Neurological

HBOT  research outcomes are very promising for various conditions such as Autism, Cerebral Palsy, Stroke, Multiple Sclerosis...

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Chronic Fatigue

The National Library of Medicine and Centers for Disease Control and Prevention describe Chronic Fatigue Syndrome (CFS) as “a disorder that causes extreme fatigue. This fatigue is not the kind of tired feeling that goes away after you rest.  Instead, it lasts a long time and limits your ability to do ordinary daily activities.  CFS is hard to diagnose and other illnesses can cause similar symptoms.  Your doctor has to rule out other diseases before making a diagnosis of CFS.  No one knows what causes CFS.  It is most common in women in their 40s and 50s, but anyone can have it.  It can last for years.  There is no cure for CFS, so the goal of treatment is to improve symptoms.

A medical study published in the Journal of Chronic Fatigue Syndrome (Volume 11, Issue 3, 2003) showed that “certainly, the immediate effect of hyperbaric oxygen therapy is to relieve the cellular hypoxia that is a feature of chronic fatigue syndrome.”  A different 2013 study (see link below) determined that hyperbaric oxygen therapy “decreases the severity of symptoms and increases the life quality of CFS patients.

Studies and reviews:

Autism

Autism spectrum disorders (ASD) are diagnosed today more than ever before: Autism currently affects 1 in 68 children and 1 in 42 boys...

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Sports Injuries

Concussions

Hyperbaric oxygen therapy helps athletes at all skill
levels heal quickly and
get back to their favorite pursuit...

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Military

TBI/PTSD

Our U. S. Military Volunteers who are injured on the battlefield in the line of duty deserve the best treatment our nation can offer...

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wound care

Non-healing wounds are often associated with inadequate circulation, poorly functioning veins, reaction to radiation therapy, traumatic injury...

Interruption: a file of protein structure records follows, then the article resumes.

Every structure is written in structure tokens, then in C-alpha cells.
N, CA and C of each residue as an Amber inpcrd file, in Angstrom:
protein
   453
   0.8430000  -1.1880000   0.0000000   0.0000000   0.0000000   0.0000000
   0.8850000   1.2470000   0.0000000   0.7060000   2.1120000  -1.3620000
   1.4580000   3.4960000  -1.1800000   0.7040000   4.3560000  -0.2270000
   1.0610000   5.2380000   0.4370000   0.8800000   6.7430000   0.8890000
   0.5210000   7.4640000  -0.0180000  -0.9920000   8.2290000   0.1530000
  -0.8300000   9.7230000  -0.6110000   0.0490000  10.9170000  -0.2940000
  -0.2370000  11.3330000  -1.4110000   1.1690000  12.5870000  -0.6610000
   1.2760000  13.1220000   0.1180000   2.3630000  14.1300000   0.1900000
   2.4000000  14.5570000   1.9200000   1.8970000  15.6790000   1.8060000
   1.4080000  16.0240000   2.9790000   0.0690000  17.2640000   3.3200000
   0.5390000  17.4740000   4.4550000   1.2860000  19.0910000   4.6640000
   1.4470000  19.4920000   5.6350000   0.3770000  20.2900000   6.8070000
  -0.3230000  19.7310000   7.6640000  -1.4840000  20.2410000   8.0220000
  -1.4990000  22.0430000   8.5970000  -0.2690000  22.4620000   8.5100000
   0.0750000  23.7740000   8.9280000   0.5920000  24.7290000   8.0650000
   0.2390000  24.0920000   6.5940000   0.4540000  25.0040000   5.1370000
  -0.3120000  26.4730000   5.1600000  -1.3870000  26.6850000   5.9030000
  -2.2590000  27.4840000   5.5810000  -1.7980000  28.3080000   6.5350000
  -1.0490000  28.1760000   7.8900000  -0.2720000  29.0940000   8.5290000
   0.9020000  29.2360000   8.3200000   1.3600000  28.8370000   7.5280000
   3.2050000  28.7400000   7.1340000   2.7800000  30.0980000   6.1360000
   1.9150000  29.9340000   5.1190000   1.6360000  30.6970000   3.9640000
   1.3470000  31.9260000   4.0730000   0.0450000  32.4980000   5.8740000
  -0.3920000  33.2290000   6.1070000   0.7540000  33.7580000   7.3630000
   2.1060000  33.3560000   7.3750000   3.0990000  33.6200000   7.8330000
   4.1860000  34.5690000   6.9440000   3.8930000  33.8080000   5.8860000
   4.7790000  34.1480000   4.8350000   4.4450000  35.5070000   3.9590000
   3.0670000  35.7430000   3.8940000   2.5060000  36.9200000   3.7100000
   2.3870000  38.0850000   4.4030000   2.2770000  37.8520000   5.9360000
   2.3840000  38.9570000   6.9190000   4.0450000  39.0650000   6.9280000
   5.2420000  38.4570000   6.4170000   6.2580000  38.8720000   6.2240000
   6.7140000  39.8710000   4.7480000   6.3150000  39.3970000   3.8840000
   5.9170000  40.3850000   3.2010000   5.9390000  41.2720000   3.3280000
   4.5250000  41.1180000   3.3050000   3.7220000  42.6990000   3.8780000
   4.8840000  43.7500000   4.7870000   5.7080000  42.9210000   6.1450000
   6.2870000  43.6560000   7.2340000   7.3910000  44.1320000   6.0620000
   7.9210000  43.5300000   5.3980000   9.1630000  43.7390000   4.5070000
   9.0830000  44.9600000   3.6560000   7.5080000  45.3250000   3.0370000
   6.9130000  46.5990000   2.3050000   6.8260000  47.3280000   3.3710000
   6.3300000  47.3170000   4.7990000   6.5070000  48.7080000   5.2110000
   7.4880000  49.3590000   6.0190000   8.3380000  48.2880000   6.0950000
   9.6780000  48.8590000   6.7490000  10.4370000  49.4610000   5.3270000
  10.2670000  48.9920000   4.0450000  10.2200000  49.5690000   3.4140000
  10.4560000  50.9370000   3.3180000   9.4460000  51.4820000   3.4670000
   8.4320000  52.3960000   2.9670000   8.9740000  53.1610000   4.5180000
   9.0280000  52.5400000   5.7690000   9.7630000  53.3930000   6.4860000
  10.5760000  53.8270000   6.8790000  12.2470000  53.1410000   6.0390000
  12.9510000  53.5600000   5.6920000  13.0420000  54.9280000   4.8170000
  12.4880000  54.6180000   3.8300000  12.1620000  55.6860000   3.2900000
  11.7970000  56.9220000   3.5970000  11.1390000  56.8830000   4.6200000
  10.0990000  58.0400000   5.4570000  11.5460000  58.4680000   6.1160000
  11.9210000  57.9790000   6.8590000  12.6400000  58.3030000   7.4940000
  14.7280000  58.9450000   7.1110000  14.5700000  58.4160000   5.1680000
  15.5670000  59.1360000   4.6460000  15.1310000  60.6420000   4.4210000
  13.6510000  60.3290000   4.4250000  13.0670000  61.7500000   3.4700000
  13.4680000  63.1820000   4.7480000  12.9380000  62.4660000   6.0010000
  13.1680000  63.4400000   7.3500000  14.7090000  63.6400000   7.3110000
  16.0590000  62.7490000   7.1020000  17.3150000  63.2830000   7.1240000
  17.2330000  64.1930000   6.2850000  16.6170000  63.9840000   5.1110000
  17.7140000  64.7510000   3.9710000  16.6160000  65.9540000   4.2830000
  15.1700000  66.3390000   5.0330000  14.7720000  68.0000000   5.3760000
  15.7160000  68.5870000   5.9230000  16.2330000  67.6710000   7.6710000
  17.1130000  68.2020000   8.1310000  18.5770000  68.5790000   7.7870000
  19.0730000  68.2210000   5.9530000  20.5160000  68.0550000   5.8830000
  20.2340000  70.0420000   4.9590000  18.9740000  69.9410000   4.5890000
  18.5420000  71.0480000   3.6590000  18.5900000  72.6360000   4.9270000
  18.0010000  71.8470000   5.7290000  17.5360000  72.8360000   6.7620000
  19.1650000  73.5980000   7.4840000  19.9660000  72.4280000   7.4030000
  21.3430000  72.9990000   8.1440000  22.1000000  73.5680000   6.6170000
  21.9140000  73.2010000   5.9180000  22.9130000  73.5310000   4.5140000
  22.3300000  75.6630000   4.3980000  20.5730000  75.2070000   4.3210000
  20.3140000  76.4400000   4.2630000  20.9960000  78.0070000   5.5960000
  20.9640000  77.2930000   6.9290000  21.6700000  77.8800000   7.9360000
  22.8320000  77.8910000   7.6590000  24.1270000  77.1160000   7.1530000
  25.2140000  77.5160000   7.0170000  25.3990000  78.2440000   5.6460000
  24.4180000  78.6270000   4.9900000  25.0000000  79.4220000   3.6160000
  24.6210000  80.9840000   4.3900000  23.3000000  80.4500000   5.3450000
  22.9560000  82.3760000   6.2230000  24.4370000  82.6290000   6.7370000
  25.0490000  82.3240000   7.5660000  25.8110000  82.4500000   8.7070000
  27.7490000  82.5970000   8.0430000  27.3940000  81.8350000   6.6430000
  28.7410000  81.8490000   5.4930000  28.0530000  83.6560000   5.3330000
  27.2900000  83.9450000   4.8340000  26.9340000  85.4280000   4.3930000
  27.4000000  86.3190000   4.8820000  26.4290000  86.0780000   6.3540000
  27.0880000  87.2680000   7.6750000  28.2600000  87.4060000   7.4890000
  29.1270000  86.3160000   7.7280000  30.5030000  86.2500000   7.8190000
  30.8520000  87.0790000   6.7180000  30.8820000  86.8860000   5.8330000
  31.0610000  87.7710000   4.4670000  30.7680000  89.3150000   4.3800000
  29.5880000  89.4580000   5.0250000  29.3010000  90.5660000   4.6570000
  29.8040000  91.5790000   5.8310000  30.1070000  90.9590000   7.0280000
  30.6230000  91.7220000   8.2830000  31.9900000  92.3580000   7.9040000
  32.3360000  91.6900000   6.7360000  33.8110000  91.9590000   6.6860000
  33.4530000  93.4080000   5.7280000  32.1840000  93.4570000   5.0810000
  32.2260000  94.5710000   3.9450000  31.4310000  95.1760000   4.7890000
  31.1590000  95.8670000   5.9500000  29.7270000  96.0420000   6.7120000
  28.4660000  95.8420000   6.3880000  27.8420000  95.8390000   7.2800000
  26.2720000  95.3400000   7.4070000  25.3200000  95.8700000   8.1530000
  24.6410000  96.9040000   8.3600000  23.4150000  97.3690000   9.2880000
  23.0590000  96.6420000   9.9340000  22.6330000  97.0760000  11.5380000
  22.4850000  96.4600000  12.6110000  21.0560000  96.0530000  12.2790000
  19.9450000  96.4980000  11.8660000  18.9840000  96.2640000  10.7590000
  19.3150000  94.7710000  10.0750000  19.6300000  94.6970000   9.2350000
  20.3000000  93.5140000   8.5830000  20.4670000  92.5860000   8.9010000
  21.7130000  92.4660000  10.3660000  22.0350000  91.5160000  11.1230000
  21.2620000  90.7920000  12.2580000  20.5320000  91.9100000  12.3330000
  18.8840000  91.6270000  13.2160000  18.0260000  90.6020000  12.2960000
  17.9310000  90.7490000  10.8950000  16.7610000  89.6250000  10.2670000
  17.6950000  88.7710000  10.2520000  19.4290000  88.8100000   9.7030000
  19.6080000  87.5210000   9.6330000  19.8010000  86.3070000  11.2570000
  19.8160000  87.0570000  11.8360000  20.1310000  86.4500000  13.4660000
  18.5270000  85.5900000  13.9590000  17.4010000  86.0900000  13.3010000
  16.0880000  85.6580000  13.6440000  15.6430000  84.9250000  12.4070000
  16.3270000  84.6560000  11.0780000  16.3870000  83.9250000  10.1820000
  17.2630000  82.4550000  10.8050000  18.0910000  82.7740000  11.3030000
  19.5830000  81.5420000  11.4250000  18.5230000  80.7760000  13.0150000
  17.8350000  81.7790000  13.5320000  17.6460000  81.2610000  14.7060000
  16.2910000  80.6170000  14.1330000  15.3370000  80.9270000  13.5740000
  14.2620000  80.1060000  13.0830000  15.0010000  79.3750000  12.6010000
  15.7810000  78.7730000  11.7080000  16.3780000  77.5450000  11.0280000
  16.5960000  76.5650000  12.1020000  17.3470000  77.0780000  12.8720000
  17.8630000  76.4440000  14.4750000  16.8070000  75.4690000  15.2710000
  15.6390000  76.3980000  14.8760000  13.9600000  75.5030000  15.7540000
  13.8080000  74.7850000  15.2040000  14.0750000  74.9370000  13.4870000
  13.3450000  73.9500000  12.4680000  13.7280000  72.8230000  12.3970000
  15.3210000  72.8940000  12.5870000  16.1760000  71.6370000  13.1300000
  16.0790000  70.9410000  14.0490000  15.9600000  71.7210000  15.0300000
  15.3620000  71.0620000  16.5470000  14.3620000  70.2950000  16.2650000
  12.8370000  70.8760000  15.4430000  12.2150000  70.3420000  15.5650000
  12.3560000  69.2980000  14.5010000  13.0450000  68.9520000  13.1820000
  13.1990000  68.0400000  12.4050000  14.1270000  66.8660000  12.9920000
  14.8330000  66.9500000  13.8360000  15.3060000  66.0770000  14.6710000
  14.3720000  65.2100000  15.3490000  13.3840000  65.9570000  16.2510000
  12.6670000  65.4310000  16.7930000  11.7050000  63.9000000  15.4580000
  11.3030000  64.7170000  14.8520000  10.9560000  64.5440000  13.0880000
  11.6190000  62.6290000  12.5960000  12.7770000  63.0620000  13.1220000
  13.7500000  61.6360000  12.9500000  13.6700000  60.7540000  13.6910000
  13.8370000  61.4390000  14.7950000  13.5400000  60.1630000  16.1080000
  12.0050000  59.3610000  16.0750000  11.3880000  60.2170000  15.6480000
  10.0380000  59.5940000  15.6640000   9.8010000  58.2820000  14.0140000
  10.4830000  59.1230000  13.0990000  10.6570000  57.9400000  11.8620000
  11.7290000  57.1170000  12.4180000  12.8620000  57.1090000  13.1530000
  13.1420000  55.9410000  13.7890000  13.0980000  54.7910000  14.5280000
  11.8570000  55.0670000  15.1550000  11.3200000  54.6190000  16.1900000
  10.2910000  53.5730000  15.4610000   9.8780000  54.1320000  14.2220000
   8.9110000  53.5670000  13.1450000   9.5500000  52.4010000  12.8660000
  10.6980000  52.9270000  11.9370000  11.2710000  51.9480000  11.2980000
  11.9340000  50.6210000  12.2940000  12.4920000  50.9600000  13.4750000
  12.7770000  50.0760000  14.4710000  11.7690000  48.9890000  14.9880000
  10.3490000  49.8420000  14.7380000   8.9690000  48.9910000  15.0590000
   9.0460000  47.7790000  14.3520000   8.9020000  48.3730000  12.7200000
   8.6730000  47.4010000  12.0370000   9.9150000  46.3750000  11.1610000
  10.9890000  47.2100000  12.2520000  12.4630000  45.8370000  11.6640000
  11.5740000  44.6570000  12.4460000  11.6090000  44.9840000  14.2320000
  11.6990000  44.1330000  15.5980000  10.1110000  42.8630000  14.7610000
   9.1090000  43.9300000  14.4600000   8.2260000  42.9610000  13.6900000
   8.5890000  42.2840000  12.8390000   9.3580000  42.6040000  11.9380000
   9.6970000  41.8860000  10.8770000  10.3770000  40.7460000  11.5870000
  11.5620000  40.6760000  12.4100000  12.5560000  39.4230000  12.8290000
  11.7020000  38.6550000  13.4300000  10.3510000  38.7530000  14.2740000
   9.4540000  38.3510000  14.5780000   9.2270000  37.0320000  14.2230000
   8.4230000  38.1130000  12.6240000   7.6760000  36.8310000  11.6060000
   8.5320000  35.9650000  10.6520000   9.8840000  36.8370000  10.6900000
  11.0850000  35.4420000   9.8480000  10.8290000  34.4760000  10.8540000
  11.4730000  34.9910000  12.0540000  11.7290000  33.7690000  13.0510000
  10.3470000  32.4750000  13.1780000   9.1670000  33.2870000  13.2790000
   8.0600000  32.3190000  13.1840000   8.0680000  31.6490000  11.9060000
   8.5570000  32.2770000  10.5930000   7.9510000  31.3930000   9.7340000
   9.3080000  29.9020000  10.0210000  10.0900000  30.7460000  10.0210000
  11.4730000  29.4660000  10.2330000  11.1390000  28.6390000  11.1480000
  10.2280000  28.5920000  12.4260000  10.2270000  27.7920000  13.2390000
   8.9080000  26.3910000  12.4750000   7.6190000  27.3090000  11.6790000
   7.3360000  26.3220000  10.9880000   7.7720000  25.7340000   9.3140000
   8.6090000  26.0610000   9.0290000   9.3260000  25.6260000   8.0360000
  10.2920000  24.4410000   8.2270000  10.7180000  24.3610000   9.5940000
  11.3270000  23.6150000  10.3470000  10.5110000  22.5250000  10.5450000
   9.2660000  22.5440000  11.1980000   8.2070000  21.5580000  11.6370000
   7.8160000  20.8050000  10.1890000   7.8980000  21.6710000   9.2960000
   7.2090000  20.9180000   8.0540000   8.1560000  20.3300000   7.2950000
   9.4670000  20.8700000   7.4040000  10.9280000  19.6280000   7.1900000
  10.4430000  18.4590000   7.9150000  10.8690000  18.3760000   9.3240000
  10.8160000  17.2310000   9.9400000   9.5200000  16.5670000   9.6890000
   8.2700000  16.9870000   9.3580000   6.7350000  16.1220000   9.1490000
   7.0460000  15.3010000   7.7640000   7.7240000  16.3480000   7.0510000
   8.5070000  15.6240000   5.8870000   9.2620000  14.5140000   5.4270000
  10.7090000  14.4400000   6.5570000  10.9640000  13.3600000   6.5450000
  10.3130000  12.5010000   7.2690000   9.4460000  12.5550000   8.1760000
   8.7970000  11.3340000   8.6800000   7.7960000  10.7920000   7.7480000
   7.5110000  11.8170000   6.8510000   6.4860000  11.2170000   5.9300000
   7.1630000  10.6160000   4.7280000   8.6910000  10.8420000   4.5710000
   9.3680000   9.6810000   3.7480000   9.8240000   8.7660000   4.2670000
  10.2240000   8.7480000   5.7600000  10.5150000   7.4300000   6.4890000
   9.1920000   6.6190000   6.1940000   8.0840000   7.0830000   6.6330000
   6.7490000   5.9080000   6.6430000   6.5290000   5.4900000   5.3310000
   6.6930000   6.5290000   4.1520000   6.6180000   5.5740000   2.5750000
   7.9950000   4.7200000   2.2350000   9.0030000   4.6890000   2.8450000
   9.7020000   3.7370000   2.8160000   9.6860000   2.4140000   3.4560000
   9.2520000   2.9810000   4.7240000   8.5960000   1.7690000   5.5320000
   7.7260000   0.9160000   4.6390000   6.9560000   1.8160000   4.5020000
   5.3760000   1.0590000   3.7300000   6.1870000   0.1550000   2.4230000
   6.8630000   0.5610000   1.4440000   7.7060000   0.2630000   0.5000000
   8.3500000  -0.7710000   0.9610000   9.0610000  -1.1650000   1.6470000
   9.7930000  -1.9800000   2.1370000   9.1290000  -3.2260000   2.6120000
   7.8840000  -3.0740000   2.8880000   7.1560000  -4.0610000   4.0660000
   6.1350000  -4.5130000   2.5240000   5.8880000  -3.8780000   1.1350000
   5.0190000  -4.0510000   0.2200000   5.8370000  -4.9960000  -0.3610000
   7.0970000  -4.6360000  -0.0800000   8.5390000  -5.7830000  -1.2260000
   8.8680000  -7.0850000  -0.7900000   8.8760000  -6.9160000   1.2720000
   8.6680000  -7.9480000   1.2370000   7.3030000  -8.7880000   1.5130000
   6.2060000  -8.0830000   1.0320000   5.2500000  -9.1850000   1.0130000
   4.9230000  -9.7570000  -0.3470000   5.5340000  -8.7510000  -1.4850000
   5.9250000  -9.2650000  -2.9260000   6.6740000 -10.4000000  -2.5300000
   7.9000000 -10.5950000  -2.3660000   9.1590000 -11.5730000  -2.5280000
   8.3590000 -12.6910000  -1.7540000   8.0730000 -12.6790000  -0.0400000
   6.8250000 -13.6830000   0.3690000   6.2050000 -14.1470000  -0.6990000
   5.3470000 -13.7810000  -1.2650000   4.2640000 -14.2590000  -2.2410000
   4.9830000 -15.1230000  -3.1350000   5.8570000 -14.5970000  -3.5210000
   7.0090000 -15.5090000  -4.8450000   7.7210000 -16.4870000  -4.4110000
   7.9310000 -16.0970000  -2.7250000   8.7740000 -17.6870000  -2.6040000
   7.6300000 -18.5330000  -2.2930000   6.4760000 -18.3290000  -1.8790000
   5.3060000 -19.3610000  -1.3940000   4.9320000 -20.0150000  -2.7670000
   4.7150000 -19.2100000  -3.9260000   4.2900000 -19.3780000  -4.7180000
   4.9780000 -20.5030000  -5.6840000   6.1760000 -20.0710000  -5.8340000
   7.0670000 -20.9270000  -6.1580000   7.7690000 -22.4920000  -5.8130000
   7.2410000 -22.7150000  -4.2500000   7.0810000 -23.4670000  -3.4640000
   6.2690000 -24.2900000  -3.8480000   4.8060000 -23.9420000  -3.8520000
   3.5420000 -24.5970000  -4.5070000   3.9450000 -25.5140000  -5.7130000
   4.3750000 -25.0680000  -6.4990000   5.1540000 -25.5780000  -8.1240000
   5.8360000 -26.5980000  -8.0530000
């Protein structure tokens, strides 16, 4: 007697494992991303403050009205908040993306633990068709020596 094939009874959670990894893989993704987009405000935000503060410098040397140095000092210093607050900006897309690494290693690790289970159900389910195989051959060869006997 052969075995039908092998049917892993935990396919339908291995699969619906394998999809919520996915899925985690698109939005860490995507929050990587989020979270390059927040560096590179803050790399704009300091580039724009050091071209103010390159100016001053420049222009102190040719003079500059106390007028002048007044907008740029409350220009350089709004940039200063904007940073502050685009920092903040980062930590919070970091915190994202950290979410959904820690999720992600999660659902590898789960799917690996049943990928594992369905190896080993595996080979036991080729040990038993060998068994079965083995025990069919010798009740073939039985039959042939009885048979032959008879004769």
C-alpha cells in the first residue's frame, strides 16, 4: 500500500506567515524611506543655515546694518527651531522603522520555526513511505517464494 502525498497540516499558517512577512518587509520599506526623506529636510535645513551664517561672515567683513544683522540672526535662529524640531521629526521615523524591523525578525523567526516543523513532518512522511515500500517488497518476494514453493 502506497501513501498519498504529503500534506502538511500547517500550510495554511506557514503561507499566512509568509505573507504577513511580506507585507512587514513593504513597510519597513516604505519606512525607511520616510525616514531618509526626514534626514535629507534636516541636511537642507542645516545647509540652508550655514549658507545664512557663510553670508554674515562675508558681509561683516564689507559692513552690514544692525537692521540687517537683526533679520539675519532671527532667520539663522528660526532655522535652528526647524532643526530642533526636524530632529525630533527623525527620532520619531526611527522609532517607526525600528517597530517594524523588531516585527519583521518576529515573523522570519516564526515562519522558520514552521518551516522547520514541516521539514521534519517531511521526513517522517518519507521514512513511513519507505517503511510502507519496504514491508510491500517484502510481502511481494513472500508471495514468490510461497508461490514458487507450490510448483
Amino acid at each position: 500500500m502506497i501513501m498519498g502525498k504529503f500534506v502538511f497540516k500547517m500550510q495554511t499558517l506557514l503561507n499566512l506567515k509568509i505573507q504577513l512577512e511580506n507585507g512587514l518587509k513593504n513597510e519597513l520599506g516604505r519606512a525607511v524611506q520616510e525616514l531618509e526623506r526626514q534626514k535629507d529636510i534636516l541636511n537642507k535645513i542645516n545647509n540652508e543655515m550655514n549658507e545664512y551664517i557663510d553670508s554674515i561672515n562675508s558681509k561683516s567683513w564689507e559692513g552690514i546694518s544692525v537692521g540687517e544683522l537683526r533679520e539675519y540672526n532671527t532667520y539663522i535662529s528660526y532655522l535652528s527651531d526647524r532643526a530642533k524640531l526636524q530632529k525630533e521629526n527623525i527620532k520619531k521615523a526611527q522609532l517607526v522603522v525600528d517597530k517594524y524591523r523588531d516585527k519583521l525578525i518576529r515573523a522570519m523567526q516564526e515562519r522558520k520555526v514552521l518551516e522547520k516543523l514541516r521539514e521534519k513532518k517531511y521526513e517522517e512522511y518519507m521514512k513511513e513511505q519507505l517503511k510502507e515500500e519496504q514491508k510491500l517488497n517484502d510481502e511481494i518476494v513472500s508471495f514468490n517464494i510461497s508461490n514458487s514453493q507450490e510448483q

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Routine Covered Conditions

Internationally Treated Conditions

Neurological

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Sports Injuries

Concussions

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Military

TBI/PTSD

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wound care

Learn More

Chronic Fatigue

The National Library of Medicine and Centers for Disease Control and Prevention describe Chronic Fatigue Syndrome (CFS) as “a disorder that causes extreme fatigue. This fatigue is not the kind of tired feeling that goes away after you rest.  Instead, it lasts a long time and limits your ability to do ordinary daily activities.  CFS is hard to diagnose and other illnesses can cause similar symptoms.  Your doctor has to rule out other diseases before making a diagnosis of CFS.  No one knows what causes CFS.  It is most common in women in their 40s and 50s, but anyone can have it.  It can last for years.  There is no cure for CFS, so the goal of treatment is to improve symptoms.

A medical study published in the Journal of Chronic Fatigue Syndrome (Volume 11, Issue 3, 2003) showed that “certainly, the immediate effect of hyperbaric oxygen therapy is to relieve the cellular hypoxia that is a feature of chronic fatigue syndrome.”  A different 2013 study (see link below) determined that hyperbaric oxygen therapy “decreases the severity of symptoms and increases the life quality of CFS patients.

Studies and reviews:

Routine Covered Conditions

Internationally Treated Conditions

Neurological

Learn More

Sports Injuries

Learn More

Military 

Learn More

Wound Care

Learn More

Sports Injuries

Concussions

Learn More

Military

TBI/PTSD

Learn More

wound care

Learn More

Chronic Fatigue

The National Library of Medicine and Centers for Disease Control and Prevention describe Chronic Fatigue Syndrome (CFS) as “a disorder that causes extreme fatigue. This fatigue is not the kind of tired feeling that goes away after you rest.  Instead, it lasts a long time and limits your ability to do ordinary daily activities.  CFS is hard to diagnose and other illnesses can cause similar symptoms.  Your doctor has to rule out other diseases before making a diagnosis of CFS.  No one knows what causes CFS.  It is most common in women in their 40s and 50s, but anyone can have it.  It can last for years.  There is no cure for CFS, so the goal of treatment is to improve symptoms.

A medical study published in the Journal of Chronic Fatigue Syndrome (Volume 11, Issue 3, 2003) showed that “certainly, the immediate effect of hyperbaric oxygen therapy is to relieve the cellular hypoxia that is a feature of chronic fatigue syndrome.”  A different 2013 study (see link below) determined that hyperbaric oxygen therapy “decreases the severity of symptoms and increases the life quality of CFS patients.

Studies and reviews: